At a time when our community connections are strained and food security is of concern, it is inspiring to look at a program that is cultivating not just crops, but leadership. At Rainier Beach Urban Farm & Wetlands (RBUFW), young people are taking active roles to build a just and abundant food future that is vital to our sustenance and economy. They are working to develop connections with their community and farming through meaningful learning experiences in fields, farms, and kitchens.
Improving the productivity of existing farmland and bringing more land into food production are two of the main objectives of a new Snoqualmie Valley Agriculture Land Resource Strategic Plan that is being developed as part of the historic and innovative Fish, Farm, Flood process.
Five months ago, long-range weather experts told us this winter’s western Washington weather would be influenced by “La Nada” –
How much do you love trees? We love trees so much we set out to plant one million trees in
Have you read Fortune’s recent article about the innovative ways restaurants are improving eating and community experiences around the country? If so, you may have heard about a new food hall opening in Tukwila.
A primary strategy identified in the Local Food Initiative is improving the food processing, storage and distribution infrastructure in King County to accommodate and increase food distribution.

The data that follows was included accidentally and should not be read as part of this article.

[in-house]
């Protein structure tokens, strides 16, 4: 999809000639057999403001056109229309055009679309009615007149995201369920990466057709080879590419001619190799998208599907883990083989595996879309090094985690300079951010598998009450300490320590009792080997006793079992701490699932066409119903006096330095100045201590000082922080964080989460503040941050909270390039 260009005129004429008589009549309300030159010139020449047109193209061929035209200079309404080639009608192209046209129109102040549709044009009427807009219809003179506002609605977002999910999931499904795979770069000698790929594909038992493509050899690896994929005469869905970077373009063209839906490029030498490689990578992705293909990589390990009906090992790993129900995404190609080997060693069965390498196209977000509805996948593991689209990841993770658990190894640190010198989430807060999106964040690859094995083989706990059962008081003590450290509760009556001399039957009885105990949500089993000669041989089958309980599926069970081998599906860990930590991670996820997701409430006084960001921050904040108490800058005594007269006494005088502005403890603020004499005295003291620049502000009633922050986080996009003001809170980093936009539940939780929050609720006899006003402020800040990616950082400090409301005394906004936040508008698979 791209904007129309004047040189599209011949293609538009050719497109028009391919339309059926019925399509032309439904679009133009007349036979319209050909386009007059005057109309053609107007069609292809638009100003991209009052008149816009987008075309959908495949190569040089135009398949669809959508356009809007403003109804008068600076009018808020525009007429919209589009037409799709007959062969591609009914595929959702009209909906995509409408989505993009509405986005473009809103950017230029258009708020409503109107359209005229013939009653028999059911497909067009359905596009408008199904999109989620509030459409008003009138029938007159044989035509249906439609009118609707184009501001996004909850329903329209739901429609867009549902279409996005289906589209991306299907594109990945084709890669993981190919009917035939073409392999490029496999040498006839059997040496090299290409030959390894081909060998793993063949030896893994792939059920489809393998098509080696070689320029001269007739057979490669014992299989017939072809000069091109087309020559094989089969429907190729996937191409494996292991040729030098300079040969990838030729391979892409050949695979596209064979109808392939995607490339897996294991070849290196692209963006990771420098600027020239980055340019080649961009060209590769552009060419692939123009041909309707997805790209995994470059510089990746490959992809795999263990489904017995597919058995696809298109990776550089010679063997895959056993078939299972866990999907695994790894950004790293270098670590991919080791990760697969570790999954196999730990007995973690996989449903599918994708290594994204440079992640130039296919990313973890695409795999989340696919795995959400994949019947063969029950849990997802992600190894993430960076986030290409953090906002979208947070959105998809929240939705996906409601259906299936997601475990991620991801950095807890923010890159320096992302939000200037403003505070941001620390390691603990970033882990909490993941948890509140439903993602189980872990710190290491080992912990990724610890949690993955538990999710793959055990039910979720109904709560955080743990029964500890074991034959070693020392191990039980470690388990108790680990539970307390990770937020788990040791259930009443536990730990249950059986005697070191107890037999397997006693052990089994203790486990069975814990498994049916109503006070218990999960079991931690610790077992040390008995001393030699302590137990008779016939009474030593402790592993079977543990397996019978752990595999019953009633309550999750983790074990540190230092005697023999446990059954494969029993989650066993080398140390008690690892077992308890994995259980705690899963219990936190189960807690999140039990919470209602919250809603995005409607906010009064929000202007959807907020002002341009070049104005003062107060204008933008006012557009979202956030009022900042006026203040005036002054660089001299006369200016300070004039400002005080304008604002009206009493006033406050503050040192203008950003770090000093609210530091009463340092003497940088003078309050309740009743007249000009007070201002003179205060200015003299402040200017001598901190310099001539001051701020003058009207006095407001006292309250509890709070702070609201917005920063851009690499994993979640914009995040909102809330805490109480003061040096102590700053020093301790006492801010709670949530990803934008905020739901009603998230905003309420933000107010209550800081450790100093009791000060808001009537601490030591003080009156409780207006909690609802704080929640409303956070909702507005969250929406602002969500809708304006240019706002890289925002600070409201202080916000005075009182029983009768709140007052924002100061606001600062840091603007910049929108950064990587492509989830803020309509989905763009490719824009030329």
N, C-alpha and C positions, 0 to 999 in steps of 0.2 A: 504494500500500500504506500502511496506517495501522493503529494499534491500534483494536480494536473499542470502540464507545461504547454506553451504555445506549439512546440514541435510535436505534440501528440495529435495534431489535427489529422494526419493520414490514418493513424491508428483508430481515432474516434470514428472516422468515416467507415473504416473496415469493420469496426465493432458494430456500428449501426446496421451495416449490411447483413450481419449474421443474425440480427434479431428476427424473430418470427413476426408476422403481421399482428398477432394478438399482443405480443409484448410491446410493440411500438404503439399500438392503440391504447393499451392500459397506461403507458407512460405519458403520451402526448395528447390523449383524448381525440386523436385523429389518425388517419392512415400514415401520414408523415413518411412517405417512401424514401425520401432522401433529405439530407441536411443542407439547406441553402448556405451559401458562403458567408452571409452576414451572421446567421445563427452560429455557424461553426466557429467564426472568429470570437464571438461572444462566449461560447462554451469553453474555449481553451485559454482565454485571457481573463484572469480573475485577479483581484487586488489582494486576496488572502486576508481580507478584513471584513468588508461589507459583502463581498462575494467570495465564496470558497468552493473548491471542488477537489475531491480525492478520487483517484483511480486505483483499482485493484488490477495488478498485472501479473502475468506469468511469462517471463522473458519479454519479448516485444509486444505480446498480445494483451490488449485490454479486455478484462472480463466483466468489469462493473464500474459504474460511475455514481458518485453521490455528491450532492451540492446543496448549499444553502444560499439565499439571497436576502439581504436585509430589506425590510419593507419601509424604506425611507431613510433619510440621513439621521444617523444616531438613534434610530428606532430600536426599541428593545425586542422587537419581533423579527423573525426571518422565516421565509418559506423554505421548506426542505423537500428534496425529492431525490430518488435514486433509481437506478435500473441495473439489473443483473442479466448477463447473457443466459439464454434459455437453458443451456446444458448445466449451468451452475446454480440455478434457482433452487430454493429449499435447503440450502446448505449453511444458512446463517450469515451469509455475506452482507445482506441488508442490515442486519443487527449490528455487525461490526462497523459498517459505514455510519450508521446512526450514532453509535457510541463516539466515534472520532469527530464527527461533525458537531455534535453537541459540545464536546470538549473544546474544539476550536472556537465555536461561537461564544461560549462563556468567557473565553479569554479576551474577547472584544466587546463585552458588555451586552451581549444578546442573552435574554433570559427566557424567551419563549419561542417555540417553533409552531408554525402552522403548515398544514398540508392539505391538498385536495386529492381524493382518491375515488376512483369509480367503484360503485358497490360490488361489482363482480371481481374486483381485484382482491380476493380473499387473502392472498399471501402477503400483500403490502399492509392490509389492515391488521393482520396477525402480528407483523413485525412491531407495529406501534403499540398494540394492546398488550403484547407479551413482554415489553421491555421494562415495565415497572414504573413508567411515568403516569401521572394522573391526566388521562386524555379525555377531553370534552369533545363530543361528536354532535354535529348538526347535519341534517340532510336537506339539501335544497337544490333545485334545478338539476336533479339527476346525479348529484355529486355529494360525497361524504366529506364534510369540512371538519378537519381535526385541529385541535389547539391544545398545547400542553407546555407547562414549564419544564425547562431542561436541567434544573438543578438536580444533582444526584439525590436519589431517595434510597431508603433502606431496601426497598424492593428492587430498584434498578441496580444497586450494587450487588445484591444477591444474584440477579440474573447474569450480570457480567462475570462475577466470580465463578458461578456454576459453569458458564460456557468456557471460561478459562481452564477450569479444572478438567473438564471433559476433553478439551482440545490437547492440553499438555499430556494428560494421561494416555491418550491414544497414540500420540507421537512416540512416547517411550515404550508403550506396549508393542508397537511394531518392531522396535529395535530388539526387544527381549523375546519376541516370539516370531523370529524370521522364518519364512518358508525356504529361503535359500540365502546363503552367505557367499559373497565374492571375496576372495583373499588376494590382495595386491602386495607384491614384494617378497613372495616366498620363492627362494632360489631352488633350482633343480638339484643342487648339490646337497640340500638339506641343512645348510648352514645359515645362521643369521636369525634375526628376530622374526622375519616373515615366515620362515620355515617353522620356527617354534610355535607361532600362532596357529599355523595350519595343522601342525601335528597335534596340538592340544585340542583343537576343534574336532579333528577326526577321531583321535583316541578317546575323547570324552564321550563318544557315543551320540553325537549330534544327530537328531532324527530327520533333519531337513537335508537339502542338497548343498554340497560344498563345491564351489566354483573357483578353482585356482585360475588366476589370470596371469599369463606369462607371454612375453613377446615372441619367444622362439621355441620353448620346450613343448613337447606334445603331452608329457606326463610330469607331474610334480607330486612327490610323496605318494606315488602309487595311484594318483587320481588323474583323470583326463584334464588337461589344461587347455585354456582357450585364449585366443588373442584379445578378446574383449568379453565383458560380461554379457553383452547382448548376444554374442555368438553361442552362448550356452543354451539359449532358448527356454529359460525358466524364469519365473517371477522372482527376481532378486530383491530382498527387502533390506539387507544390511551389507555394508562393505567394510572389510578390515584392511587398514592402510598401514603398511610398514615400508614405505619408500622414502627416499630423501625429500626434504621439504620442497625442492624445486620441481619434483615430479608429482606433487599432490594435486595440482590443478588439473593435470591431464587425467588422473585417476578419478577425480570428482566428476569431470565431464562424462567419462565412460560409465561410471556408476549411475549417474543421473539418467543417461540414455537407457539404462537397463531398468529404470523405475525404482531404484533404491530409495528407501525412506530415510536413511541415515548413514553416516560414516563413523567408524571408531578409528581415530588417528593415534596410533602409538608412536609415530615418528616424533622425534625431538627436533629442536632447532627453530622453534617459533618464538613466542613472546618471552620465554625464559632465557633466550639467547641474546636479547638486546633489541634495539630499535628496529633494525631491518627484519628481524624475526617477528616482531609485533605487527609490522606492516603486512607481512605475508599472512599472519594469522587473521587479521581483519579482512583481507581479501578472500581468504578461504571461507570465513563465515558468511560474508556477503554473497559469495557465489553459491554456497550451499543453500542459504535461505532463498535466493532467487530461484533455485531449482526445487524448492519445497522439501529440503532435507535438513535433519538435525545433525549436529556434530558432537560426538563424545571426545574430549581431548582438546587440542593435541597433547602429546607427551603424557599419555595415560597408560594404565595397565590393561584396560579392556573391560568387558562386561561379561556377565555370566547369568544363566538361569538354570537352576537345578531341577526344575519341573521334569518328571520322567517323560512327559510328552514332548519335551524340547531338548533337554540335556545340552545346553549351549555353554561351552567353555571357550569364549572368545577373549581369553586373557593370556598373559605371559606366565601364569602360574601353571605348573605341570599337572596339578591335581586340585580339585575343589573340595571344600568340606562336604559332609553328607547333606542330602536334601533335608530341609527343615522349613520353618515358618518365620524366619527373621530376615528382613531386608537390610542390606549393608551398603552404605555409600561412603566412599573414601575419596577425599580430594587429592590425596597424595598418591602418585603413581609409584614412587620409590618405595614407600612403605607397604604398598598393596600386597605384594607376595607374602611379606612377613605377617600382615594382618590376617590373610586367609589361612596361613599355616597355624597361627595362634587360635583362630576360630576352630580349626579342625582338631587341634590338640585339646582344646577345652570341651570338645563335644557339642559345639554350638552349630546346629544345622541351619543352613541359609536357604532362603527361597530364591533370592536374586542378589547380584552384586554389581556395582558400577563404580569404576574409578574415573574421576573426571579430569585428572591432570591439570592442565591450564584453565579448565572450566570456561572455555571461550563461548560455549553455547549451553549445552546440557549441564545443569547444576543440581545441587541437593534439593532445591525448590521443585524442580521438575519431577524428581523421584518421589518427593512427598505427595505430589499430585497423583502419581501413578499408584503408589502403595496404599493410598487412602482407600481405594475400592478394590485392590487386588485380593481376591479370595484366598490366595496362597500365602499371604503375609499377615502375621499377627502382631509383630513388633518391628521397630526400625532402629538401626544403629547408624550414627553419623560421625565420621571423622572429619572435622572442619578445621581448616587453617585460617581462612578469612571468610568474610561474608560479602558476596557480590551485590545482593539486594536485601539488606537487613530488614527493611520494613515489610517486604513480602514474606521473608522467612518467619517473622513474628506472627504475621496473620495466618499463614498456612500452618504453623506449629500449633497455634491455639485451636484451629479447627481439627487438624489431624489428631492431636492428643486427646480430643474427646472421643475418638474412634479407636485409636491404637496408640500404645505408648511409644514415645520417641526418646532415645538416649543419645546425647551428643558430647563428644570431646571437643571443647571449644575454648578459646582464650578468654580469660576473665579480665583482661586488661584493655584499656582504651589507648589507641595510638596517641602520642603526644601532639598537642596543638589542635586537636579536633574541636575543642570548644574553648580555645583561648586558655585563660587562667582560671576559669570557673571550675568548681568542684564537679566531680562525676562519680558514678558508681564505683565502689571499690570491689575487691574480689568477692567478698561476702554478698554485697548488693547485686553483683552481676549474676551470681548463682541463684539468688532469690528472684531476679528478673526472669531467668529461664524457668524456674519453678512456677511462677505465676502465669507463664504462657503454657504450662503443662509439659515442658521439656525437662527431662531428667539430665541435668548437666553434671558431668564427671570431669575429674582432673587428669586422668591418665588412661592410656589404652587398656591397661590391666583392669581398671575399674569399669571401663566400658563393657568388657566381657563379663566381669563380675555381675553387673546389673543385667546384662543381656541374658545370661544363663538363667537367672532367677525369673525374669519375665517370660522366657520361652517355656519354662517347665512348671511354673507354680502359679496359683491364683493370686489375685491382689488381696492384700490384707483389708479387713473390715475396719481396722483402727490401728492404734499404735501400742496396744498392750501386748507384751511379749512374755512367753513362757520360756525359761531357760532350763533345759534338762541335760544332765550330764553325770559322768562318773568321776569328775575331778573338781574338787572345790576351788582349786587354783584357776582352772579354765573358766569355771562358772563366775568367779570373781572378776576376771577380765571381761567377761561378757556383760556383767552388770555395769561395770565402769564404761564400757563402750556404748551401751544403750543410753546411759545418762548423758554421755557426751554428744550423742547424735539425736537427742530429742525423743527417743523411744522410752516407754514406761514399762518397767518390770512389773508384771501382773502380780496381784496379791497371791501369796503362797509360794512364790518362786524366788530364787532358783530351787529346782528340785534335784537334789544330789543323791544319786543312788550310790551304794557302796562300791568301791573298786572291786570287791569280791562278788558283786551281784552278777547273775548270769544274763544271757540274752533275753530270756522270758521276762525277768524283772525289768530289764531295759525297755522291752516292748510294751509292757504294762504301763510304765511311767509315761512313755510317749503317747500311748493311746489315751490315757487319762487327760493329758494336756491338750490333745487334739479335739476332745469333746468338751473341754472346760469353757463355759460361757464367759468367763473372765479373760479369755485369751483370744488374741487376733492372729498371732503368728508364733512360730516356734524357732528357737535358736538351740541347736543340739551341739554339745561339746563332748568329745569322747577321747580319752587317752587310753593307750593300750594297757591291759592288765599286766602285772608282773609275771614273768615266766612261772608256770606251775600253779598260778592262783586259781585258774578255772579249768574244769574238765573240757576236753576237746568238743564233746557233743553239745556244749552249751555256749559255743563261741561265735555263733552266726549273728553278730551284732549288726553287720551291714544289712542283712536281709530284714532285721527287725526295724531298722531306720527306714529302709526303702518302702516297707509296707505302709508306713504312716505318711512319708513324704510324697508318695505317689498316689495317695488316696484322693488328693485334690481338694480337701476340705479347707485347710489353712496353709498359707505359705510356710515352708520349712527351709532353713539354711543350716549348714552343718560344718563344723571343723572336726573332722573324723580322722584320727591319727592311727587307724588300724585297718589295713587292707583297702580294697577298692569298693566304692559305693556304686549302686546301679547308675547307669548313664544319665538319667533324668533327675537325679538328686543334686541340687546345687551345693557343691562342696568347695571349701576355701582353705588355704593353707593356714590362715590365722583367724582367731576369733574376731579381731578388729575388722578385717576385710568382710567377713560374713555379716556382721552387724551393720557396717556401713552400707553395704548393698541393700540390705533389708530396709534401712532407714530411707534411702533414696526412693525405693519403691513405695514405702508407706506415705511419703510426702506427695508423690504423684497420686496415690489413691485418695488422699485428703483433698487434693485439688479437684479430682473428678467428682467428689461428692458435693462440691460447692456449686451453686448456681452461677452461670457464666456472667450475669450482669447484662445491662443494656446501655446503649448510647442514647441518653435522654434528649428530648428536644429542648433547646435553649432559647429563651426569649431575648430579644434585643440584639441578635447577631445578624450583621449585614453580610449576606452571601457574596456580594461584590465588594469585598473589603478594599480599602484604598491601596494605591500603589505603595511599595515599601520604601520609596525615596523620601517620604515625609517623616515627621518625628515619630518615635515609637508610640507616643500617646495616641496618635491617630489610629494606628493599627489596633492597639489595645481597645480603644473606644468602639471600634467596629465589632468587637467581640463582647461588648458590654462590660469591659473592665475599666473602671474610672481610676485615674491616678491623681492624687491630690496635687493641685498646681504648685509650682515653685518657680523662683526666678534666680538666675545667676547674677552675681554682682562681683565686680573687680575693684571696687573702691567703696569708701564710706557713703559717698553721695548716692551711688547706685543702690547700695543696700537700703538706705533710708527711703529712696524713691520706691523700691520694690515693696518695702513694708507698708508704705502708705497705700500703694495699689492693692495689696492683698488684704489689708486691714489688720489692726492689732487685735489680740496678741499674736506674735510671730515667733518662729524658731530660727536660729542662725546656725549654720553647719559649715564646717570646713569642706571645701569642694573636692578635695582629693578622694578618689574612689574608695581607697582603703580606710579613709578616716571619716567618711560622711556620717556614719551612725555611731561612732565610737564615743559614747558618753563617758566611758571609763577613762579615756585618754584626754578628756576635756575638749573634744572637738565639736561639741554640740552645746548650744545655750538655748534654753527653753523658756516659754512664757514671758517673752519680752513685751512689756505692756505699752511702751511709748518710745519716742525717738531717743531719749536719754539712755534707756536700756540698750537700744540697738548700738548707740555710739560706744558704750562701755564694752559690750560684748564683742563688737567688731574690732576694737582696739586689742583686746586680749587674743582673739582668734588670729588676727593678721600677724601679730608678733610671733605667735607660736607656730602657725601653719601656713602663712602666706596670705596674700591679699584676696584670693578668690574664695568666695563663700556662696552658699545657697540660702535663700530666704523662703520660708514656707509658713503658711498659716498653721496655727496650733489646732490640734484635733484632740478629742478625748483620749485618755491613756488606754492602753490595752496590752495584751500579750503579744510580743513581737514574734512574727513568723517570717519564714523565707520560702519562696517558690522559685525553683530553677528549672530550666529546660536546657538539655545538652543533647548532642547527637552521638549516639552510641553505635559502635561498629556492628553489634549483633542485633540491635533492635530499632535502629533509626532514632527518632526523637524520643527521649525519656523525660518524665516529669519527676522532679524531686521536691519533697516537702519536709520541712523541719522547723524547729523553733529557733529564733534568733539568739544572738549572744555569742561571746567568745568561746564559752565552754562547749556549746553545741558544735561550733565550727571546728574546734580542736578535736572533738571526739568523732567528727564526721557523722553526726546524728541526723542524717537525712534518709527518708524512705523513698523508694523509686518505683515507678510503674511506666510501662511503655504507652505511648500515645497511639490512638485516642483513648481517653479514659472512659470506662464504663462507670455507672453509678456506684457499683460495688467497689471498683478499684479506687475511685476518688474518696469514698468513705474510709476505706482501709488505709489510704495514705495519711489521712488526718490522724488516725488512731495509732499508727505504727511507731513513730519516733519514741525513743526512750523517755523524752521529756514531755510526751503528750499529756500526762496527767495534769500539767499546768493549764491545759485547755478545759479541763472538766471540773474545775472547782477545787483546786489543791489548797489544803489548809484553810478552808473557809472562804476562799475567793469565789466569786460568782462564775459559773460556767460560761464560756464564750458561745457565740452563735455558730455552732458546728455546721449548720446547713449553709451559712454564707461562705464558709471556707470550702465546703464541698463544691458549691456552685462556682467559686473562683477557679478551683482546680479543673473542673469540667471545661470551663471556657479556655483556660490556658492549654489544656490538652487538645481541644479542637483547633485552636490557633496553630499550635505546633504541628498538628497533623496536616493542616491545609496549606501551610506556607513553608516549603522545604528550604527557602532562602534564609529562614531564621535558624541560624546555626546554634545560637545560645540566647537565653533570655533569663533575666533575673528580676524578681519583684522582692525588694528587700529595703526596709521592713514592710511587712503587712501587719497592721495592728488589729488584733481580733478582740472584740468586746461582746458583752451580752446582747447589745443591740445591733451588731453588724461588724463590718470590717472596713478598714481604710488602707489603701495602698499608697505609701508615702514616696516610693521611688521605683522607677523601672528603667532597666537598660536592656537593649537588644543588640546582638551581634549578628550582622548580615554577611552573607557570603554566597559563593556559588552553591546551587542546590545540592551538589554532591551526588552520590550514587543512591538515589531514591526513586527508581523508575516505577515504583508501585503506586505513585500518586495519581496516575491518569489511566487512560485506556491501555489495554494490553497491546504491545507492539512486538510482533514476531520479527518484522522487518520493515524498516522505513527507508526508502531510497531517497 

In November, American Farmland Trust (AFT) released the Washington state fact sheet summarizing results from its Non-Operating Landowners (NOLs) survey that surveyed individually or partnership-owned lands. This survey revealed that there is significant opportunity for increased conservation practices on rented land to improve soil quality.
Since farming on rented land is very common in King County, these results are particularly valuable for our farming community.
“AFT conducted this survey in 11 states to learn more about NOL and renter relationships, communication in those relationships, conservation attitudes and behaviors, and conservation and outreach needs,” said Courtney Naumann, AFT Pacific Northwest Agricultural Stewardship Program Manager. “These results will help us understand who we should reach out to engage in conversations around agricultural stewardship, and how we can best serve demographics who fall into a renter/owner role.”
A verdant forested 46-acre property hugging Issaquah on one side and King County’s Cougar Mountain Regional Wildland Park on the
There are many ways you can continue to eat local during winter months, including shopping at year-round markets, joining a winter CSA, visiting U-Picks and farm stands, knowing what’s in season, and eating at restaurants that source locally. These options not only support local farmers and the local food economy, but also allow consumers to buy farm fresh local food year round in King County!
Are you a consumer who cares about where your meat comes from? Do you know what King County and other agencies and organizations are doing to promote locally produced meats?
The WA Meat Up Leadership Summit created an alliance for further enhancing a strong local meat economy. WA Meat Up is a diverse group of collaborators and entrepreneurs along every link of the niche meat supply chain who support strengthening the local meat economy in Washington State.
In late August, staff members from King County’s Agricultural Program, Washington State University (WSU), Washington State Department of Agriculture (WSDA), and Salumi Artisan Cured Meats worked together to create the WA Meat Up Leadership Summit to provide a space for producers, processors and policy makers to facilitate conversations and create a dialogue about the local meat economy in King County.